The tonsils and adenoids are part of the lymphatic system, and serve as defenders of the immune system, protecting your body by preventing germs and bacteria from entering through your mouth and nose. Occasionally, they will develop problems themselves, requiring the attention of an ENT specialist.
Tonsils & Adenoids Problems
The tonsils (located in the back of the throat) and adenoids (high in the throat, behind the nose and soft palate) work together to protect the body from illness – but sometimes fall prey themselves.
Tonsillitis is an infection that causes soreness and swelling. Affected tonsils appear red and may have white or yellow spots. Symptoms include sore throat, fever, bad breath, ear pain, swollen lymph nodes in the neck, and difficulty swallowing. Surgical removal of the tonsils (tonsillectomy) was a common practice in the past, but nowadays doctors prefer to treat the condition with antibiotics first. If a patient is subject to chronic tonsillitis, a tonsillectomy (and often an adenoidectomy, as well) may be recommended.
Enlarged tonsil and adenoid are another problem; they block the airways and cause soreness, ear infections, and breathing difficulties. Side effects include runny nose, snoring, and sleep apnea. Steroid treatment is sometimes helpful, but in many cases enlarged tonsils and adenoids need to be removed surgically.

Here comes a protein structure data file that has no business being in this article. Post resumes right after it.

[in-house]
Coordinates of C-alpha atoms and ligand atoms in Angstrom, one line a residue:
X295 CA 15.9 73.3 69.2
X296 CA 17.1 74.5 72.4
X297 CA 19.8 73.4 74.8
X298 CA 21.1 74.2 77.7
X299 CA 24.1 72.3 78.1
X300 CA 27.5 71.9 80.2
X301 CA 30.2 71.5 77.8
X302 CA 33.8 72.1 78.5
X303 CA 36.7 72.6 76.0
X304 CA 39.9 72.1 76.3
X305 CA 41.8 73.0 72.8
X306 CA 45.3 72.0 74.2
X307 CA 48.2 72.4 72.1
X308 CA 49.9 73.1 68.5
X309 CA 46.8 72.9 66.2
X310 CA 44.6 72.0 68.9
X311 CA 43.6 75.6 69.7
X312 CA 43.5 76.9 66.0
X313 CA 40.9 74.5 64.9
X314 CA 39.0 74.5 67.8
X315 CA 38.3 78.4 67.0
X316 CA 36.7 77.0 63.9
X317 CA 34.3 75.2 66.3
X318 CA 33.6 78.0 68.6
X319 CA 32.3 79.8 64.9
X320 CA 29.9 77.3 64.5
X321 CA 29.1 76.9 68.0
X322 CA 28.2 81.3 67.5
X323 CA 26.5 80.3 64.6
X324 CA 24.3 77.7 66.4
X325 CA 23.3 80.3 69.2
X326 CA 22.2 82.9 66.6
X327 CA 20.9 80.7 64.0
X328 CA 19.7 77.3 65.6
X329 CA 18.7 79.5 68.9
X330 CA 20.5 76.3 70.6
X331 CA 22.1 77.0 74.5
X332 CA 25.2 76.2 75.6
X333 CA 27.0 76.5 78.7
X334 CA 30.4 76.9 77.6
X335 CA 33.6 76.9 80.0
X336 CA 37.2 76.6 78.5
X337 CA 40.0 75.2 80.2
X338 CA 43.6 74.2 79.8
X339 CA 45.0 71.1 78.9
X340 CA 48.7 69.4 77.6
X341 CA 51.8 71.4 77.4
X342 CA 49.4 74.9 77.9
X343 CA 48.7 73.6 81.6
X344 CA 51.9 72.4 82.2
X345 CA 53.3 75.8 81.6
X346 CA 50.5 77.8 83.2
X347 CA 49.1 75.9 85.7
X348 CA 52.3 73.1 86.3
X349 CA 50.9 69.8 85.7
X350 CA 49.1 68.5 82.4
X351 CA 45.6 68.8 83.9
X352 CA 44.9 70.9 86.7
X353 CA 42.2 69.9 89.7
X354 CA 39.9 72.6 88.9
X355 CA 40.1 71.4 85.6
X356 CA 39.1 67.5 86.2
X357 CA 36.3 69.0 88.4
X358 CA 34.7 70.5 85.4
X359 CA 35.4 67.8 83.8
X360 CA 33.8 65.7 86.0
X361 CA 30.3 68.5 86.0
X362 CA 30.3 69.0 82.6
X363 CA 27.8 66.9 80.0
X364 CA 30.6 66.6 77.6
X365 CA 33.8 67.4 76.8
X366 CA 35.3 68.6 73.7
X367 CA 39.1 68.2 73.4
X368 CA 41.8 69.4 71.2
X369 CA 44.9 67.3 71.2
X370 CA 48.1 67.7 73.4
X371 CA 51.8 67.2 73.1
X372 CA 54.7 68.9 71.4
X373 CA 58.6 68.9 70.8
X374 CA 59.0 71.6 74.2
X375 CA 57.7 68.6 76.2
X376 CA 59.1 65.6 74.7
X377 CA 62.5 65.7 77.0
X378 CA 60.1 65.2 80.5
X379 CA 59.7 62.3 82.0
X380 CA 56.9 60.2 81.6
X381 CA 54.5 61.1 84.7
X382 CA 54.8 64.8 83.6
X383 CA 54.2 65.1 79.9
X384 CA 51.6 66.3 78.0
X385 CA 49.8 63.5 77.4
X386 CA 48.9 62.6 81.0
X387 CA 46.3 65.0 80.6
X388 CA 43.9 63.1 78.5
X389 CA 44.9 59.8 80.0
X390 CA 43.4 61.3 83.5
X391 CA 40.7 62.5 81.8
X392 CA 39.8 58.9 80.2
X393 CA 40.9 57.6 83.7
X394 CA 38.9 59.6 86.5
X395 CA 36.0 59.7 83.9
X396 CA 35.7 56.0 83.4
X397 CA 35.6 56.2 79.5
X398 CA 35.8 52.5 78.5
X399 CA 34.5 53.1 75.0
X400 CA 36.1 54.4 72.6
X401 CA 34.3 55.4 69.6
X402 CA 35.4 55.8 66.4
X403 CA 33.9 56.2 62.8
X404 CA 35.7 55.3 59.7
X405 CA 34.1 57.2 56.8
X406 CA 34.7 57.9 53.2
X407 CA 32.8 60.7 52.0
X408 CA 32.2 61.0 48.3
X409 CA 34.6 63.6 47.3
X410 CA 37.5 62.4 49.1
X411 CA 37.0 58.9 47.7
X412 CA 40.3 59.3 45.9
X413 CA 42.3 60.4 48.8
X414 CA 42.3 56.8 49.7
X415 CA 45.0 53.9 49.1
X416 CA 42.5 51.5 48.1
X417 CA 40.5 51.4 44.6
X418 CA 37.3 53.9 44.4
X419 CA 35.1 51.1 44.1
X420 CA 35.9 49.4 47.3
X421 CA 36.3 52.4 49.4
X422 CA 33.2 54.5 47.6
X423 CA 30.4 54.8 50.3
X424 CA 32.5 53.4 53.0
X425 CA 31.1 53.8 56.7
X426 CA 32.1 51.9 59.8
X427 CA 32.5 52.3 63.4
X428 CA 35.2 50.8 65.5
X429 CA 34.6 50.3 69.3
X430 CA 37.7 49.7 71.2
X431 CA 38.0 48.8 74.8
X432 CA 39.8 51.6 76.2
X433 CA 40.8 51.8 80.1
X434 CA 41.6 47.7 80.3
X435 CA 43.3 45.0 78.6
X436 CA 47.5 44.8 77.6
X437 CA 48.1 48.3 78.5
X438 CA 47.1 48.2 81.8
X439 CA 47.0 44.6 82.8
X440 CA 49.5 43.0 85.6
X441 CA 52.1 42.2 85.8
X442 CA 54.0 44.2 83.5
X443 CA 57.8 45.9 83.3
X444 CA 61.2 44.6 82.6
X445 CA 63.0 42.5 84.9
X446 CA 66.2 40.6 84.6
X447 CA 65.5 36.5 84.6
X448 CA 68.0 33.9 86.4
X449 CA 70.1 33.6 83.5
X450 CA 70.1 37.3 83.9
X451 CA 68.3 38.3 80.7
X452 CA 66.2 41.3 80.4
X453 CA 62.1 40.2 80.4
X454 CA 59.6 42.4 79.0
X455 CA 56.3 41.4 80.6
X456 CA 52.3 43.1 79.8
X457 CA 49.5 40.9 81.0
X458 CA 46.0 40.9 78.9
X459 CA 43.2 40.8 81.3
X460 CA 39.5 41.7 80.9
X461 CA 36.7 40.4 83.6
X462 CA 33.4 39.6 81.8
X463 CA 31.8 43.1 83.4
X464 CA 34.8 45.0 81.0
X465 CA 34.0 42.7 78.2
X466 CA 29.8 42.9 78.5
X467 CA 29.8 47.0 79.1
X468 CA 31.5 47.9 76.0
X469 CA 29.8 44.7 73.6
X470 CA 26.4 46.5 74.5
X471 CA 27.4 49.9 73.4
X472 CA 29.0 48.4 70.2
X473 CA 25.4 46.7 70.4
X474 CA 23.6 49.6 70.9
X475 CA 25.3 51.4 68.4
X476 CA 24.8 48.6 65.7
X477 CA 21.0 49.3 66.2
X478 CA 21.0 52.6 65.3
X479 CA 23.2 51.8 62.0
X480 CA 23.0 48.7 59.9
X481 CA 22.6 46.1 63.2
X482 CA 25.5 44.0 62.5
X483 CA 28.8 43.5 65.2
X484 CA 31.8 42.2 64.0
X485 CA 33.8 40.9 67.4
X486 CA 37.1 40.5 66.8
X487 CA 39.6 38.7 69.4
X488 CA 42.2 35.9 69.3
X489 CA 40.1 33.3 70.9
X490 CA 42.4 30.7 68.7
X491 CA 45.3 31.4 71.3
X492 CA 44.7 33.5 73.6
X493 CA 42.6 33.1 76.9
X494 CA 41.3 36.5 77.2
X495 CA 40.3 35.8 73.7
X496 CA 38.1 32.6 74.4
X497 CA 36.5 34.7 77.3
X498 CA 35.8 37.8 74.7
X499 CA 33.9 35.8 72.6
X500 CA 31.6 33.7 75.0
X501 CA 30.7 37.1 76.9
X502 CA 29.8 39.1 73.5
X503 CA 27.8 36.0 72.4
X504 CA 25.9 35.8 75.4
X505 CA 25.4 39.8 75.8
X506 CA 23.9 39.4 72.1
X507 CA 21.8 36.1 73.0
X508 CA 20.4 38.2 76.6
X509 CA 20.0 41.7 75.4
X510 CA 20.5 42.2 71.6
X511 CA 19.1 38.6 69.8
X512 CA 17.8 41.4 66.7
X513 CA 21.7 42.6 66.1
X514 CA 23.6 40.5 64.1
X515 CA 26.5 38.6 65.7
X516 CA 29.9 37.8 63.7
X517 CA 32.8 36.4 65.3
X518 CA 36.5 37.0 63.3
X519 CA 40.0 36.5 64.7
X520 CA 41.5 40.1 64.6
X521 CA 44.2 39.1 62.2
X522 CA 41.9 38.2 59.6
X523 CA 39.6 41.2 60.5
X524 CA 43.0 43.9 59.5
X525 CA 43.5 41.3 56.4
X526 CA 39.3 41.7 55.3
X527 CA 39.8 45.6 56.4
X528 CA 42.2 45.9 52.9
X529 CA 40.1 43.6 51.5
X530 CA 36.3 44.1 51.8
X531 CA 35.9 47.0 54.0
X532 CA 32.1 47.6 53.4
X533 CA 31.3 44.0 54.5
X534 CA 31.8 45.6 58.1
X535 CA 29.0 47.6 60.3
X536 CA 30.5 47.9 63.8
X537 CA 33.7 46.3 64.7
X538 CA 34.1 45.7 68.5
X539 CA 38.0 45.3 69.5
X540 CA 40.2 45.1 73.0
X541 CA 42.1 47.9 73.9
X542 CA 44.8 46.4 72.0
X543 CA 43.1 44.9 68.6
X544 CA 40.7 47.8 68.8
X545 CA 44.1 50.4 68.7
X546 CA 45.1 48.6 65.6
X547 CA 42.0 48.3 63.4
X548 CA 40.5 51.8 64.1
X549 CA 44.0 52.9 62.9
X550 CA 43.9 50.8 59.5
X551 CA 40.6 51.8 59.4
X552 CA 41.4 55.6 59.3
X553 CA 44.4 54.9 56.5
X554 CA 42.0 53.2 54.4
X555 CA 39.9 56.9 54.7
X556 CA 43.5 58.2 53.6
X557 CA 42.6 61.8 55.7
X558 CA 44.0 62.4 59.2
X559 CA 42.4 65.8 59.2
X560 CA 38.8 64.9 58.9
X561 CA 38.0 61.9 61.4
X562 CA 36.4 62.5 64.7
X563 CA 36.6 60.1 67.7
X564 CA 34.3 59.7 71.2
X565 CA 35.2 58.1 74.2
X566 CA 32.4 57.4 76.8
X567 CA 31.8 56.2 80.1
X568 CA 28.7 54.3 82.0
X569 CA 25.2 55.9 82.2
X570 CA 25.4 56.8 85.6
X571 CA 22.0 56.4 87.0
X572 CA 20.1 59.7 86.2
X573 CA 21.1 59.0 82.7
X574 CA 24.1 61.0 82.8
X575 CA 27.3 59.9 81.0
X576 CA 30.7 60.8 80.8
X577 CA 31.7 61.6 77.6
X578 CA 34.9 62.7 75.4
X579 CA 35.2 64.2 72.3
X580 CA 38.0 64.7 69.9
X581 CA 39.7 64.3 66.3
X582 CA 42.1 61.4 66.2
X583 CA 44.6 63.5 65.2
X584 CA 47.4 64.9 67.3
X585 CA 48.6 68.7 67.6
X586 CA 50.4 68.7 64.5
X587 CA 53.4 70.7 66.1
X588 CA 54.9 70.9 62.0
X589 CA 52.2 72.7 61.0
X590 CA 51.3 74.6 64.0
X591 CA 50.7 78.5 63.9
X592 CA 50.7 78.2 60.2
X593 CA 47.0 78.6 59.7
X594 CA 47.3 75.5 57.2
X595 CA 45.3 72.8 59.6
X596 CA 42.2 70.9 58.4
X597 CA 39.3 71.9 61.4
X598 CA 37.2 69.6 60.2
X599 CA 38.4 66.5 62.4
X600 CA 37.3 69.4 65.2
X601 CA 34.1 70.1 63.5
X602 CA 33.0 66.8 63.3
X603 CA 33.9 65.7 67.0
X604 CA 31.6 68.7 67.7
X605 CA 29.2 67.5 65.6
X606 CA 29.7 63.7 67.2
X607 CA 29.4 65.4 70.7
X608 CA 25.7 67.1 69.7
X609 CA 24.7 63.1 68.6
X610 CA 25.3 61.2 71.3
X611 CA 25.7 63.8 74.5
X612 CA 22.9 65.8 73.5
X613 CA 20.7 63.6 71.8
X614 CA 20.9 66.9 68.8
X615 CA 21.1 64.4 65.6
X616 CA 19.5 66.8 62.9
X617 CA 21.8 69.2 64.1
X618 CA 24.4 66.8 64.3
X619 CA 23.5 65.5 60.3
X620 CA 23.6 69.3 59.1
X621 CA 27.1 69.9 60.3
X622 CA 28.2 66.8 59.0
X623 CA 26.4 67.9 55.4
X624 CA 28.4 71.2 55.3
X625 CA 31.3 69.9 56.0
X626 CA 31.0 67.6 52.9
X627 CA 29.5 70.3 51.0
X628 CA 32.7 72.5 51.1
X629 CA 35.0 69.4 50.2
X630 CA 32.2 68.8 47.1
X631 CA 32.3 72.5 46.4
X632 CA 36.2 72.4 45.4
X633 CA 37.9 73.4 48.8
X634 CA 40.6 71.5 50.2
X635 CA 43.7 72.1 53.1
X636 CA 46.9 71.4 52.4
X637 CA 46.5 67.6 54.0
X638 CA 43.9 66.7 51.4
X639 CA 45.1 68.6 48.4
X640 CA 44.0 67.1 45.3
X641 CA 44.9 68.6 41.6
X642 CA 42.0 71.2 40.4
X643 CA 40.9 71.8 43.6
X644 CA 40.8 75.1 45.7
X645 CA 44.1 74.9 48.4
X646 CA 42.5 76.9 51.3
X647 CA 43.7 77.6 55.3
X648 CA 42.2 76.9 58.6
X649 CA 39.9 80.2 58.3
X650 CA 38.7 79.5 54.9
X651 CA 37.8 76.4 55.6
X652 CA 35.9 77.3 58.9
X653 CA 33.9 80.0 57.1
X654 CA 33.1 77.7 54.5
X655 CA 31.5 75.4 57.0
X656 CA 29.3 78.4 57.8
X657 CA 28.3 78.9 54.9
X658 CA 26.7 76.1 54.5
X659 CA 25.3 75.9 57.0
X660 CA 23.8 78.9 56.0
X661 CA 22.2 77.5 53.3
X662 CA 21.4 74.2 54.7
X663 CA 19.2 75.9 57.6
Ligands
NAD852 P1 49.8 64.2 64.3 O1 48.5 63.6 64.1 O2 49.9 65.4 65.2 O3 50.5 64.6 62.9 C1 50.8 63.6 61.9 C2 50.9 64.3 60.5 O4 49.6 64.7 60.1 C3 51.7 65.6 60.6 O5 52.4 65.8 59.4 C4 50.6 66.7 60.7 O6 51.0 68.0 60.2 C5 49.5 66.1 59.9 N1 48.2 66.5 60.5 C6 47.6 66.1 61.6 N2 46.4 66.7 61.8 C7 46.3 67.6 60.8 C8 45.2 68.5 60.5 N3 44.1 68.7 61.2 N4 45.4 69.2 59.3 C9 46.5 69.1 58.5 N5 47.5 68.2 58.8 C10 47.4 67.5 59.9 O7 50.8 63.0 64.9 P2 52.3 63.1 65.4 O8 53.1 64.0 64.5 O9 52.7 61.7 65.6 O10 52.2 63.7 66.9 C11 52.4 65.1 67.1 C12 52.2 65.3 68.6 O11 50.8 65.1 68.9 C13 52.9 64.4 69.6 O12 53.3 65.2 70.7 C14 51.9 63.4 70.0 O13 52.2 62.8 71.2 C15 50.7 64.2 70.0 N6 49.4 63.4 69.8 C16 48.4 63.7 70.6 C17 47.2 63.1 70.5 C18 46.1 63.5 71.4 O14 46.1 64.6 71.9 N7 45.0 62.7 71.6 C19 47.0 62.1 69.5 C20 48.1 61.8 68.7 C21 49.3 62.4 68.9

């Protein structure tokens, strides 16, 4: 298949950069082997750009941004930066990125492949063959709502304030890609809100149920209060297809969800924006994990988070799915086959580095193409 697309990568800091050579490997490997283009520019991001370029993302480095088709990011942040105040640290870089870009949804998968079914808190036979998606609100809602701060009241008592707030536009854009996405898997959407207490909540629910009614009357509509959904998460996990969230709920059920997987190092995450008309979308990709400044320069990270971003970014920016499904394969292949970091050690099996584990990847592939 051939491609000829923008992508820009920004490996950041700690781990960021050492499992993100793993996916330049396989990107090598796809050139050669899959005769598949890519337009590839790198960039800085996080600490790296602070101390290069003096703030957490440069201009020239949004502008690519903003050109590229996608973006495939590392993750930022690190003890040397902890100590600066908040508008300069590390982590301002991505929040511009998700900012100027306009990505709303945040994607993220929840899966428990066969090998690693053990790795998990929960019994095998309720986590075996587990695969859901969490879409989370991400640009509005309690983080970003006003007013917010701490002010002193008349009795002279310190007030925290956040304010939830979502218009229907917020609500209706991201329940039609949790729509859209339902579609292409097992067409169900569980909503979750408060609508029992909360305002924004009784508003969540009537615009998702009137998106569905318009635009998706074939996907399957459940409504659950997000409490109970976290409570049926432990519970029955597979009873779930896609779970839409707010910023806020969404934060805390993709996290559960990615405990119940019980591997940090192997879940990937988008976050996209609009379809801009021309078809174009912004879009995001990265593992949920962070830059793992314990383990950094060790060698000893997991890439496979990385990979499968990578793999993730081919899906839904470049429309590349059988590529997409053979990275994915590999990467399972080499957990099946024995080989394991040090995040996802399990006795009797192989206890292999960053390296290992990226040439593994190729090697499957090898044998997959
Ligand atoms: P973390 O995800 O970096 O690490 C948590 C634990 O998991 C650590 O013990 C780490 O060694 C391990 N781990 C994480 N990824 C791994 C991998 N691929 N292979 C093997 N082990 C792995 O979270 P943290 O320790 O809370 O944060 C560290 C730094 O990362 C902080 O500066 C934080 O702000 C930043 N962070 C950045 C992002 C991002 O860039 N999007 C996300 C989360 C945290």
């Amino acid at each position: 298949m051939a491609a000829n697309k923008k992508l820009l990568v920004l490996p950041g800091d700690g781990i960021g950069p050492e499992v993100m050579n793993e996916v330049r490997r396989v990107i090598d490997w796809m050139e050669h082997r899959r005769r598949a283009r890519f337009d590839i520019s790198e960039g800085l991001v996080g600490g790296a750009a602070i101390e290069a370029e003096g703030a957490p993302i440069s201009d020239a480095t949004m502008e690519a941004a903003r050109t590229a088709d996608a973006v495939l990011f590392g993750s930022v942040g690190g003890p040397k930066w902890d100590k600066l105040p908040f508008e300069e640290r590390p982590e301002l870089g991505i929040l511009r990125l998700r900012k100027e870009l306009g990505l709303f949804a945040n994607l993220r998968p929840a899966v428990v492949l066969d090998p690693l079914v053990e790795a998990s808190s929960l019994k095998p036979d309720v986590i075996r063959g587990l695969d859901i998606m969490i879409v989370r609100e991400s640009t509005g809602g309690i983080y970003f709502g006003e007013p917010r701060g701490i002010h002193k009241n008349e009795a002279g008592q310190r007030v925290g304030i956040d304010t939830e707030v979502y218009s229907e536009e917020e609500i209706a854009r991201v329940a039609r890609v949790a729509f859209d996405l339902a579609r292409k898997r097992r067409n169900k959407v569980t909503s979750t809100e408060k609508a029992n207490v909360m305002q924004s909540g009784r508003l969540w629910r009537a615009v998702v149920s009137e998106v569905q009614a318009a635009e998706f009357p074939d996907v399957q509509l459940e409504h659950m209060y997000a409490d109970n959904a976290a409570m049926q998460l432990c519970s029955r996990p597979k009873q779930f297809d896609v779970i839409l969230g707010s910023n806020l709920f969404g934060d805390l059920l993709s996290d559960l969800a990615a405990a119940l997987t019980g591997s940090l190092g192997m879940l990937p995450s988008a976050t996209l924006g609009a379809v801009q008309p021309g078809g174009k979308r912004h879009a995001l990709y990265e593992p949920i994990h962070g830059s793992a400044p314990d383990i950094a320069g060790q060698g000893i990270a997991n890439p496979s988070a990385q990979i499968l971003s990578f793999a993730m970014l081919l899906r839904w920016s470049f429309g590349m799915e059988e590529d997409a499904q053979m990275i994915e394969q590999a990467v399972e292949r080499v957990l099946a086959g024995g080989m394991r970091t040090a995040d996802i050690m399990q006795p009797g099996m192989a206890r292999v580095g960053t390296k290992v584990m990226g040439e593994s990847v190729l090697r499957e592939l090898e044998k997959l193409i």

Recovering from Surgery
If surgery is required, recovery usually takes 7-10 days. The following steps are recommended to make it as painless and smooth as possible:
- Drink plenty of fluids.
- A soft diet is recommended initially.
- Increase activity slowly.
- Take pain medication as prescribed.
Keep in mind that scabs will form where the tonsils and adenoids were removed. These should fall off 5-10 days after surgery. There should not be any bleeding other than a little spotting in the saliva. If bright red blood is seen, contact a physician immediately.